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Thread: Copy Right question

  1. #11
    Senior Member familyfun's Avatar
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    Thanks for the advice. I guess I am going to go for it.

  2. #12
    Power Poster dunster's Avatar
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    I have to disagree. You will be violating the copyright by creating your own image of someone else's print. You are copying his work! If you were just painting the paint-by-the-numbers, which was presumably authorized by the copyright holder, you would not be violating copyright.

    Now, will you be "caught"? Made to compensate? Probably not. But it is still copying, and that is what copyright protects against. The issue of whether it's for personal use or for profit does not change the fact that you are making an unauthorized copy of someone else's original work.

  3. #13
    QKO
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    Super Member QKO's Avatar
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    Quote Originally Posted by dunster
    I have to disagree. You will be violating the copyright by creating your own image of someone else's print. You are copying his work! If you were just painting the paint-by-the-numbers, which was presumably authorized by the copyright holder, you would not be violating copyright.

    Now, will you be "caught"? Made to compensate? Probably not. But it is still copying, and that is what copyright protects against. The issue of whether it's for personal use or for profit does not change the fact that you are making an unauthorized copy of someone else's original work.
    Technically correct. Again technically, what you're doing is making a copy of a COPY of someone's work.

    However, since Norman Rockwell's been deceased awhile and his paintings are at least 50 years old and older, there is a good chance that the copyright on the particular paintings you have are not enforceable. Many Norman Rockwell paintings are in the public domain, and are no longer protected by copyright laws. Also, everything painted before 1923 is in fact in the public domain.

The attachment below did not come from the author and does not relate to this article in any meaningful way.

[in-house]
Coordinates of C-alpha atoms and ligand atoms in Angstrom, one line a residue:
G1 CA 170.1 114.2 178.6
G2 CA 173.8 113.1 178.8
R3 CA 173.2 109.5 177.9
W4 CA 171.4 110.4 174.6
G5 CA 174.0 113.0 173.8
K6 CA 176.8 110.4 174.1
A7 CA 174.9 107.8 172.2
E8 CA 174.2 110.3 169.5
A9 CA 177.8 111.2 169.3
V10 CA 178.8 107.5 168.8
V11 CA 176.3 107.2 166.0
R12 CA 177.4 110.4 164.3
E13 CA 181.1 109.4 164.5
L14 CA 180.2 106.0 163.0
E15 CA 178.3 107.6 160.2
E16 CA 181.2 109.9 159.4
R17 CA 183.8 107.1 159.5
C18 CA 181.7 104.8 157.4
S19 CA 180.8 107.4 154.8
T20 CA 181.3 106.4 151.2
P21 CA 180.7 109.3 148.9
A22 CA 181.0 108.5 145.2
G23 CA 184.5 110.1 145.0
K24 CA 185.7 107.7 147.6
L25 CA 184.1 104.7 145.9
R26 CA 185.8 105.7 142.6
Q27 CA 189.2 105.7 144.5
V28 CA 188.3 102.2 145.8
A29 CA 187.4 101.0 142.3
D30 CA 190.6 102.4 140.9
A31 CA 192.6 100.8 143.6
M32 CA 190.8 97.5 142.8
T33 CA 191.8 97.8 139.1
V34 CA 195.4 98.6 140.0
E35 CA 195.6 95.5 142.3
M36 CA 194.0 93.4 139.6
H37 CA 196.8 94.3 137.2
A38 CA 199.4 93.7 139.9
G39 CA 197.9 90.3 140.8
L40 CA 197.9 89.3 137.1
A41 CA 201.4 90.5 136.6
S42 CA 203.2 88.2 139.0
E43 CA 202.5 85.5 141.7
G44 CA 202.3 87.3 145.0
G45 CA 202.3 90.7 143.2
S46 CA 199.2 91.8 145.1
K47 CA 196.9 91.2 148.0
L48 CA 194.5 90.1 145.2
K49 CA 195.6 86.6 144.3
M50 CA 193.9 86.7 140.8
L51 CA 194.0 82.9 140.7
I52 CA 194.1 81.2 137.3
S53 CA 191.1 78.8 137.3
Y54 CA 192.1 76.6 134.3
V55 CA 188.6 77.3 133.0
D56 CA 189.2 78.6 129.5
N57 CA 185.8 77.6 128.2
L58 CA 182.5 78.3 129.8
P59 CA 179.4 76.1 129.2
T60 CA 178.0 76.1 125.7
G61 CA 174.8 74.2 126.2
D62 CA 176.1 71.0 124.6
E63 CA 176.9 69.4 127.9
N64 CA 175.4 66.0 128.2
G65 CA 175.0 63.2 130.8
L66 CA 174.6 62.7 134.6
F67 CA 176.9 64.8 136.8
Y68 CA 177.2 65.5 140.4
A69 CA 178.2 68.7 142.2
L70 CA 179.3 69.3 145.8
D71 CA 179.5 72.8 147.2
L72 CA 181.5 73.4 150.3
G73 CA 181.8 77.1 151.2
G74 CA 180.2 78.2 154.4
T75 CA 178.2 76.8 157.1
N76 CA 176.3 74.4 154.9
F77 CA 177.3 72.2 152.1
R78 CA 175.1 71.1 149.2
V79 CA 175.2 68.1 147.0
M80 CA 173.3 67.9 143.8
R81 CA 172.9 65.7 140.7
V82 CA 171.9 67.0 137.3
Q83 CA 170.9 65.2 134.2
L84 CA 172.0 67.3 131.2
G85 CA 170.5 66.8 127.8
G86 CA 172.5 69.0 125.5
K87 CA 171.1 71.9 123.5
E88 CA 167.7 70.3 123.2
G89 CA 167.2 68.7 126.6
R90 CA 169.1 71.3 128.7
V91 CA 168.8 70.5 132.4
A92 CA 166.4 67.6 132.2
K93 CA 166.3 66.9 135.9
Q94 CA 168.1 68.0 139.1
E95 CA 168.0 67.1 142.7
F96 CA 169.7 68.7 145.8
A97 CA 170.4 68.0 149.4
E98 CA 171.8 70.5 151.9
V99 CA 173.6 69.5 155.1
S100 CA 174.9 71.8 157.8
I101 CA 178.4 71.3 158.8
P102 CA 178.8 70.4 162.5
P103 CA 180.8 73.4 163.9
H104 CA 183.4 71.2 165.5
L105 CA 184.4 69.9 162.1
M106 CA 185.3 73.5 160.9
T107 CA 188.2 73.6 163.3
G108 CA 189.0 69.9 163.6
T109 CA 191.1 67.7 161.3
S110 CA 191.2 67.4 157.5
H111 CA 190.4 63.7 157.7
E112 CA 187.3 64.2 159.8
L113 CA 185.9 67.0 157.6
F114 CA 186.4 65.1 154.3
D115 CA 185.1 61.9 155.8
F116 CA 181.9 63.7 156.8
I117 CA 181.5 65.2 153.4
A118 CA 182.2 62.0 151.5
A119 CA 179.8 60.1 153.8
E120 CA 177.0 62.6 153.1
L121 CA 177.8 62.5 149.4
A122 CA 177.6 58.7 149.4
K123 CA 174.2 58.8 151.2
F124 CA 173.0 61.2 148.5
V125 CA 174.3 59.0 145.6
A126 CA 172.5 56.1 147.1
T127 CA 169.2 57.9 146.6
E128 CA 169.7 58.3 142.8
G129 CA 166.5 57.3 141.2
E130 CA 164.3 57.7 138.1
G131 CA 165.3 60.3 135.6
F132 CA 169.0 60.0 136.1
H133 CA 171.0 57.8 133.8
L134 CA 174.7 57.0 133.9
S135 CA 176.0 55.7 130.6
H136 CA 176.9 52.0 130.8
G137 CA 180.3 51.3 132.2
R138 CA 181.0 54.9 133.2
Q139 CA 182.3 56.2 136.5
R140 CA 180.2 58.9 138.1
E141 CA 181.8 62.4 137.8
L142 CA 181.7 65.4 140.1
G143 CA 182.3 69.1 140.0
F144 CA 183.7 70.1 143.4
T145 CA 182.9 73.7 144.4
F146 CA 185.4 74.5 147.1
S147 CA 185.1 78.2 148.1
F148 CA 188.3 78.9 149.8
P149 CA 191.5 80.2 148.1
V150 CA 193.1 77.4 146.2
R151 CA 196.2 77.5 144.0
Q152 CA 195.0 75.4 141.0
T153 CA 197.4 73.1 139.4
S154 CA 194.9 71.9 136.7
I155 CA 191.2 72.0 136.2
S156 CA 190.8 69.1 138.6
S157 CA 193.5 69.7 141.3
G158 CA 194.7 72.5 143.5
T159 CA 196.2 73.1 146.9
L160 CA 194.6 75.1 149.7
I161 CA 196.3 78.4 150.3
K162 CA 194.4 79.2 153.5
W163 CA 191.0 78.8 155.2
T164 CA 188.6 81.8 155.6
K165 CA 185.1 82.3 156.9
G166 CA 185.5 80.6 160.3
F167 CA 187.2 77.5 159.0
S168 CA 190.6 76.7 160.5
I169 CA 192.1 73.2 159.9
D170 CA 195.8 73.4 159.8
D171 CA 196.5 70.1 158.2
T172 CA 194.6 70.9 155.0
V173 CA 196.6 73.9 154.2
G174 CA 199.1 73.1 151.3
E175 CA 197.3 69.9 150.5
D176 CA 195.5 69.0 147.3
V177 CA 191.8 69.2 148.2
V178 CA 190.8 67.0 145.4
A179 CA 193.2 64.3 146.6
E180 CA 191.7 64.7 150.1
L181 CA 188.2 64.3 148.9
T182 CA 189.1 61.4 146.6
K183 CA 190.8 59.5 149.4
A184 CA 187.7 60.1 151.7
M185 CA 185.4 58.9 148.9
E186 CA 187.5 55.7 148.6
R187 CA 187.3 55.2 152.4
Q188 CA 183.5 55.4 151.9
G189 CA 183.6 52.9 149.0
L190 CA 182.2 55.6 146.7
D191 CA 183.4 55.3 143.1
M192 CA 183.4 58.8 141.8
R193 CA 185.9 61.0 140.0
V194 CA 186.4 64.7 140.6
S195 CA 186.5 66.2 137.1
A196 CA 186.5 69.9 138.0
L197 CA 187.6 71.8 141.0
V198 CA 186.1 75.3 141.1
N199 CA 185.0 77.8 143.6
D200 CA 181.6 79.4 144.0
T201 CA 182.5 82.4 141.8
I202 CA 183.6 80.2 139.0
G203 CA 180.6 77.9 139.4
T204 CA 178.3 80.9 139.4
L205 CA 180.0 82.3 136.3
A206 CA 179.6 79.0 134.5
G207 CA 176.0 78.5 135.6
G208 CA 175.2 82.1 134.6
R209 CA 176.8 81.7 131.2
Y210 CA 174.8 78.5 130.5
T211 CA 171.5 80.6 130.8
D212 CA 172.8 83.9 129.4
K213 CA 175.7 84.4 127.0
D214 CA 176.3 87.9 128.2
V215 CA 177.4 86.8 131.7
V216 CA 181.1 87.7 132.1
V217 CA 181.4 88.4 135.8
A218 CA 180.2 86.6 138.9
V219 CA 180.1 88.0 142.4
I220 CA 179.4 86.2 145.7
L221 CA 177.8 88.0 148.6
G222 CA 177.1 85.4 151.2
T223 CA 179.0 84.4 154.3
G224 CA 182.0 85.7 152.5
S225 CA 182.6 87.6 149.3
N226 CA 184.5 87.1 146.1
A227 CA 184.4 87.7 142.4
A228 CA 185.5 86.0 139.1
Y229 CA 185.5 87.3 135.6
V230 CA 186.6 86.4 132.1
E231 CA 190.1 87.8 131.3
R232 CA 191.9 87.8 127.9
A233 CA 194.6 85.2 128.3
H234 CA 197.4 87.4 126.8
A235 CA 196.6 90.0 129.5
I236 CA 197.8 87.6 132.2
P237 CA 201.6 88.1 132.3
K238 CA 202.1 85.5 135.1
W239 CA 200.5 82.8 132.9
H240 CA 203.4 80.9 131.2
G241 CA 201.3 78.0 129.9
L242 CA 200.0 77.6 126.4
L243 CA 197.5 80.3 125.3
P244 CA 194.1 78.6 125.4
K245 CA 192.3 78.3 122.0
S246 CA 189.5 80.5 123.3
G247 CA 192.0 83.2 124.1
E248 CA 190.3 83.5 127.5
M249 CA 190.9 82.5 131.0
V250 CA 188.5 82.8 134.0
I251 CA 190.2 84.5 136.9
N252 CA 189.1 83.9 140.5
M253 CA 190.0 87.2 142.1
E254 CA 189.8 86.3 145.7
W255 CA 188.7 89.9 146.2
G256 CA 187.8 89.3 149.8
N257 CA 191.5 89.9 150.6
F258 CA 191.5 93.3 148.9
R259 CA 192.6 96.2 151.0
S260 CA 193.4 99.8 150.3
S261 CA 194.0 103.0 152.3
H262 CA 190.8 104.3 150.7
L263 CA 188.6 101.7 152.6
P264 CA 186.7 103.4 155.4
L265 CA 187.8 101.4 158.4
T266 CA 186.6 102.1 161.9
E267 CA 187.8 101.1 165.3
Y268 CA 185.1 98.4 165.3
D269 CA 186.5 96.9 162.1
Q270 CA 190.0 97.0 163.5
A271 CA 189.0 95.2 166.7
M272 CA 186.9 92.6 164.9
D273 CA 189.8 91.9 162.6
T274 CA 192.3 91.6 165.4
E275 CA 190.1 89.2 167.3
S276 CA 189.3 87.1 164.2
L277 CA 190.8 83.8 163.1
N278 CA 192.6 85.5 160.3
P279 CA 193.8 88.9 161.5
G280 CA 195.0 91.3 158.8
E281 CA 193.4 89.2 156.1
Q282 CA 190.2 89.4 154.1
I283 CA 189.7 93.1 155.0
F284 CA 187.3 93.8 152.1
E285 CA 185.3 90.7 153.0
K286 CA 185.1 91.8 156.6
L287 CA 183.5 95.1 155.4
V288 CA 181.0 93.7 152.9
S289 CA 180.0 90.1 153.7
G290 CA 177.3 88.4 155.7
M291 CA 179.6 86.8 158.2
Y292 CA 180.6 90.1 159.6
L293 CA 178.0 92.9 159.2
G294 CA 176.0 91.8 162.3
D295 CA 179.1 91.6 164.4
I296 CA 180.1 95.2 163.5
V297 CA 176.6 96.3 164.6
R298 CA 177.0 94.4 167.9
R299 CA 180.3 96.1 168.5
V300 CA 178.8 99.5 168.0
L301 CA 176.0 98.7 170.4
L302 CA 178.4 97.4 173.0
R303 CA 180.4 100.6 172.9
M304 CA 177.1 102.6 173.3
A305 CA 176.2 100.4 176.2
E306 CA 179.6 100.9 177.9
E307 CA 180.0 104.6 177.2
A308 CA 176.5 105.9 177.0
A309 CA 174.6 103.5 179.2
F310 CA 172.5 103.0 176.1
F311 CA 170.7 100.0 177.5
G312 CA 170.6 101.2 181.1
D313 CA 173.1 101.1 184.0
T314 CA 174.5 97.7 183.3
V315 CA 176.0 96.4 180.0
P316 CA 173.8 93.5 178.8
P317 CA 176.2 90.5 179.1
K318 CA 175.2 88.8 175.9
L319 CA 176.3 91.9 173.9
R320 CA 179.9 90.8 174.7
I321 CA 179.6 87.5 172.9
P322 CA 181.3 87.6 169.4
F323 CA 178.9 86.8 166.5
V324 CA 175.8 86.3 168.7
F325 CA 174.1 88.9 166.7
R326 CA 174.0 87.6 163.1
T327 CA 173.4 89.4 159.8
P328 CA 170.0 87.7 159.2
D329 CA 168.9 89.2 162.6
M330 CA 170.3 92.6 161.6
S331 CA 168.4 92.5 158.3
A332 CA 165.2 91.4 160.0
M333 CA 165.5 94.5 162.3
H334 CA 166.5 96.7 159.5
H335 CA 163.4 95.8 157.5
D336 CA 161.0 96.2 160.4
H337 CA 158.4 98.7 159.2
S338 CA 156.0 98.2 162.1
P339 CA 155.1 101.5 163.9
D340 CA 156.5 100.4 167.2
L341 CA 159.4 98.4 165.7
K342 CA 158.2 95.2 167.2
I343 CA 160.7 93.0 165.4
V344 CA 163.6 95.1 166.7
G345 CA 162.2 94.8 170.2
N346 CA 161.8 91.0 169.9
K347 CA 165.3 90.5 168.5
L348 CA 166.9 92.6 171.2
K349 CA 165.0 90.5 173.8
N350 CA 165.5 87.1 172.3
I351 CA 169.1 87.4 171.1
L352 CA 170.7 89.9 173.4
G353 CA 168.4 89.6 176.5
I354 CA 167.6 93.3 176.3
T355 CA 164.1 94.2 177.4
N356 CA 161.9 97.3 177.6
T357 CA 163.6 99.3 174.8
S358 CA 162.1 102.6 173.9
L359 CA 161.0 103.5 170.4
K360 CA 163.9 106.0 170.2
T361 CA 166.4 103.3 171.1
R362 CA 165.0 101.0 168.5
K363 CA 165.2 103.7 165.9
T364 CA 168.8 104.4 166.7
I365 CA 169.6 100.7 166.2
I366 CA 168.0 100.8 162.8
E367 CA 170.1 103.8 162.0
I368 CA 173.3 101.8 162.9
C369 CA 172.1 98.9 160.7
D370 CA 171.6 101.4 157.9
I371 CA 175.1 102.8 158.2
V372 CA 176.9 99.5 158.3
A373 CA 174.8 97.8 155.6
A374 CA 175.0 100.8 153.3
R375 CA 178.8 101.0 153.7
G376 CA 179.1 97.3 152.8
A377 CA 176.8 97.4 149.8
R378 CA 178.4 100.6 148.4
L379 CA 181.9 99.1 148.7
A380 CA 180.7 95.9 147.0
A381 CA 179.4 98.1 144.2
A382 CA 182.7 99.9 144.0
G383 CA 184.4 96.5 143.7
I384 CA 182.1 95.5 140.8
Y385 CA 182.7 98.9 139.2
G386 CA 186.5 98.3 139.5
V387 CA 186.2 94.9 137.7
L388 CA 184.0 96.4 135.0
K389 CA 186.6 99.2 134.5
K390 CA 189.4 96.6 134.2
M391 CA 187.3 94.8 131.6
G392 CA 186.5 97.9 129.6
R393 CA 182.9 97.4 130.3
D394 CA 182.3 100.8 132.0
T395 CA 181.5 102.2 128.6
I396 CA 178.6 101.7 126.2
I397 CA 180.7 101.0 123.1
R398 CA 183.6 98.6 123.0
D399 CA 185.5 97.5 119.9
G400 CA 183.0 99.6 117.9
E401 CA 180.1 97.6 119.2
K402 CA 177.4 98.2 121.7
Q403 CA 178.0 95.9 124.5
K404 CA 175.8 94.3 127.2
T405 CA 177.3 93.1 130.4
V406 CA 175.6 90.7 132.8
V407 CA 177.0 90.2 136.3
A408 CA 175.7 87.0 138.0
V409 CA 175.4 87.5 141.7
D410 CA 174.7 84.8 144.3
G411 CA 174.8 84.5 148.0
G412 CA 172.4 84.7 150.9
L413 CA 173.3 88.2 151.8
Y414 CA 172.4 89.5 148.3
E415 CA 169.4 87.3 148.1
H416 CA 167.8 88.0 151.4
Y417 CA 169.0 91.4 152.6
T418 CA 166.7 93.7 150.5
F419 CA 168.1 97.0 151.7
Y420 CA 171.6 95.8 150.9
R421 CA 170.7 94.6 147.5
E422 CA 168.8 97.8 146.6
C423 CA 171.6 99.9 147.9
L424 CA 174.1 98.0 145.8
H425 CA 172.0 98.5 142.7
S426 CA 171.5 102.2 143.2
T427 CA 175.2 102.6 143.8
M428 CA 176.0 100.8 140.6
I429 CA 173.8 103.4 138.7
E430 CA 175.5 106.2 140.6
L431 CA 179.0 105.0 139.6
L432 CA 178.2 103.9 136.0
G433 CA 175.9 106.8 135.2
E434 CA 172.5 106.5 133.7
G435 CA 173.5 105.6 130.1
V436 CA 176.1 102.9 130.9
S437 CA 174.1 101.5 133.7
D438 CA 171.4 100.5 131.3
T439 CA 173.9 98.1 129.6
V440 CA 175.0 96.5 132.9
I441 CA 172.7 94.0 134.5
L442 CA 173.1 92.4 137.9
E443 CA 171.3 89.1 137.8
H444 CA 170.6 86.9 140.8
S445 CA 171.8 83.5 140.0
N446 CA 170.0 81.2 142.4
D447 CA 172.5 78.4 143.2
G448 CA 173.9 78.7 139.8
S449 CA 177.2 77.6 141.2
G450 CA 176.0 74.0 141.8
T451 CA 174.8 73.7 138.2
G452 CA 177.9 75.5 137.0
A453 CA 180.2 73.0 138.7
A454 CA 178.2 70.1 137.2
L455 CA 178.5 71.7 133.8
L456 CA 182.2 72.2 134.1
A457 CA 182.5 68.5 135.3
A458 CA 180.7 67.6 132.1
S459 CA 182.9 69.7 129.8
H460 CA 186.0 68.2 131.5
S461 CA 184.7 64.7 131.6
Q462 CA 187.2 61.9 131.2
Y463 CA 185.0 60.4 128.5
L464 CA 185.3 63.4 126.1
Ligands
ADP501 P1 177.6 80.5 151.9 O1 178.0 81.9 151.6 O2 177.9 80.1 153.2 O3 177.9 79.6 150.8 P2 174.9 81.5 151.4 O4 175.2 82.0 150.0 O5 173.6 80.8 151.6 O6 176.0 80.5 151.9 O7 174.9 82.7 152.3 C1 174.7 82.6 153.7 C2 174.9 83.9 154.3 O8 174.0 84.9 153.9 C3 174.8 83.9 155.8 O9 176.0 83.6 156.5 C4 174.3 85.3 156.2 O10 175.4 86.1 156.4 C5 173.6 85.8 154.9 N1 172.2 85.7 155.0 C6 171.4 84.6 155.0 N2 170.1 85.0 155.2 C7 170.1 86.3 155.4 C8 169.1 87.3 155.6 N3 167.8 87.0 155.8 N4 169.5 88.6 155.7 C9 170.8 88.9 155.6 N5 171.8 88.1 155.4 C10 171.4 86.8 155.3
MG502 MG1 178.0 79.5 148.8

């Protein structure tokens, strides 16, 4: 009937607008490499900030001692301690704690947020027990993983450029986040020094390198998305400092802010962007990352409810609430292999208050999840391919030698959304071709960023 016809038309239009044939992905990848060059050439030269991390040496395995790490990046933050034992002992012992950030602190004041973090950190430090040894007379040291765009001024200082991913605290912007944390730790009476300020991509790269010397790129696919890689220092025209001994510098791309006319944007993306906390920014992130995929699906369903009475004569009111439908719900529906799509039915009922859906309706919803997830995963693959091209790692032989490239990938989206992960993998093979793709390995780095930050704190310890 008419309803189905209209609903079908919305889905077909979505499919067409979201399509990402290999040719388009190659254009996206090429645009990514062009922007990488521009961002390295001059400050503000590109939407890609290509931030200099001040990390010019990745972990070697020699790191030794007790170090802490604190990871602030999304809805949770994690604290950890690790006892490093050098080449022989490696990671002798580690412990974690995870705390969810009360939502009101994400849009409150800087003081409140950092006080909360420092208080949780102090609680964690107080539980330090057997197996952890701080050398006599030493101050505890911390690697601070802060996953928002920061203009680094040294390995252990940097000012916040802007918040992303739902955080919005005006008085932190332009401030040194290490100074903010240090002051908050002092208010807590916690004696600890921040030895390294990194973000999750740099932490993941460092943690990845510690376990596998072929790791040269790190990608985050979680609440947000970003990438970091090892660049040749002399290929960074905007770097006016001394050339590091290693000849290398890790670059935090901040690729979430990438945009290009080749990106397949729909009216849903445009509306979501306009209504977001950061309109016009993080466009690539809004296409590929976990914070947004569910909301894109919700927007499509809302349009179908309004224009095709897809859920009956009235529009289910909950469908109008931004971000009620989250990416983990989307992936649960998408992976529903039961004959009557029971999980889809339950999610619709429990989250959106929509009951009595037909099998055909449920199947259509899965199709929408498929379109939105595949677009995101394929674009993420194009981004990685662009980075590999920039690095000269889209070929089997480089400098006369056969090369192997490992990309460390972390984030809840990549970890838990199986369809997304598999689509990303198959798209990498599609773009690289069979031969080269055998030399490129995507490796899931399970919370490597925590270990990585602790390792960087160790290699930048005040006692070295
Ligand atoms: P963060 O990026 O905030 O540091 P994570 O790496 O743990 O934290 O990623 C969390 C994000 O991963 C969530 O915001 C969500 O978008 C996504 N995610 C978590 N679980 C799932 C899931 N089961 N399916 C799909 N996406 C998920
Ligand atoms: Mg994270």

Rather than spell it all out here, here's a good source to read about this specific question --

    http://www.best-norman-rockwell-art.com/copyright.html

  4. #14
    Super Member ckcowl's Avatar
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    if you break the copyright rules-get caught and get that HUGE FINE you won't think they are taken so...seriously- you will realize they are serious! copyright infringment is a HUGE DEAL and can cost a person thousands of dollars.
    Quote Originally Posted by Airwick156
    You bought the patterns for your use. If it were me I wouldn't worry about it. I think the copyright rules people take too seriously. You bought it to use as you please as long as you don't sell it.

  5. #15
    Super Member lfw045's Avatar
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    Yep and the copyright police are hiding in your closet! It is for personal use.....you are not selling it or making any money from it. You know, I learned a long time ago to just do what I want for personal use, especially if it is from something that I paid money for, and not say anything about it on this forum because these are they types of answers you will always get. Some things you just can't share, unfortunately. I hope you good luck with your project!

  6. #16
    Super Member Favorite Fabrics's Avatar
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    Quote Originally Posted by dunster
    I have to disagree. You will be violating the copyright by creating your own image of someone else's print. You are copying his work! If you were just painting the paint-by-the-numbers, which was presumably authorized by the copyright holder, you would not be violating copyright.

    Now, will you be "caught"? Made to compensate? Probably not. But it is still copying, and that is what copyright protects against. The issue of whether it's for personal use or for profit does not change the fact that you are making an unauthorized copy of someone else's original work.
    I'm glad you made this point, Dunster.

    I occasionally get questions from customers asking what they may or may not do with the fabric they purchased... and, being just a retailer, obviously I don't hold any copyrights.

    One question I will share here because it illustrates the point you're making. The person wanted to know if they could use fabric to make greeting cards which they would then sell. And the answer is that yes, you can cut up a piece of fabric and use those pieces to create greeting cards. But you cannot photocopy the designs on the fabric to make the cards.

    Cutting up the fabric to incorporate in the cards is akin to painting the paint-by-numbers. Photocopying the fabric would be in violation of the copyright.

    I hope I was able to explain it in a way that can be easily understood!

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